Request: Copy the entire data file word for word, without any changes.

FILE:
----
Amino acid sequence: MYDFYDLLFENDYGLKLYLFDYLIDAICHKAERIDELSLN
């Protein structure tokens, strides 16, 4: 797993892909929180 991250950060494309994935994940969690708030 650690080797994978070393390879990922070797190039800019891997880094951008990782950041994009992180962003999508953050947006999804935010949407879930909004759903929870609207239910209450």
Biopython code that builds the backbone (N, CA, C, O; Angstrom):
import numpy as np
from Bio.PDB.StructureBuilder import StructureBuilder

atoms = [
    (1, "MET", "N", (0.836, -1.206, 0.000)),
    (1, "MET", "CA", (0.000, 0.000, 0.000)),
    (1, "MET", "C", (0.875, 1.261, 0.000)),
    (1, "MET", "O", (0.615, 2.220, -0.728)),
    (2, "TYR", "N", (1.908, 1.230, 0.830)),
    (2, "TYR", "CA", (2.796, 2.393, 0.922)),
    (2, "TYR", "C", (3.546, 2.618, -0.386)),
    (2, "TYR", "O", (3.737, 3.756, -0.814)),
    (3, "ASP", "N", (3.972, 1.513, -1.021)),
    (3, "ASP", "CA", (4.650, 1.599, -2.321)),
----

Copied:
Amino acid sequence: MYDFYDLLFENDYGLKLYLFDYLIDAICHKAERIDELSLN
């Protein structure tokens, strides 16, 4: 797993892909929180 991250950060494309994935994940969690708030 650690080797994978070393390879990922070797190039800019891997880094951008990782950041994009992180962003999508953050947006999804935010949407879930909004759903929870609207239910209450």
Biopython code that builds the backbone (N, CA, C, O; Angstrom):
import numpy as np
from Bio.PDB.StructureBuilder import StructureBuilder

atoms = [
    (1, "MET", "N", (0.836, -1.206, 0.000)),
    (1, "MET", "CA", (0.000, 0.000, 0.000)),
    (1, "MET", "C", (0.875, 1.261, 0.000)),
    (1, "MET", "O", (0.615, 2.220, -0.728)),
    (2, "TYR", "N", (1.908, 1.230, 0.830)),
    (2, "TYR", "CA", (2.796, 2.393, 0.922)),
    (2, "TYR", "C", (3.546, 2.618, -0.386)),
    (2, "TYR", "O", (3.737, 3.756, -0.814)),
    (3, "ASP", "N", (3.972, 1.513, -1.021)),
    (3, "ASP", "CA", (4.650, 1.599, -2.321)),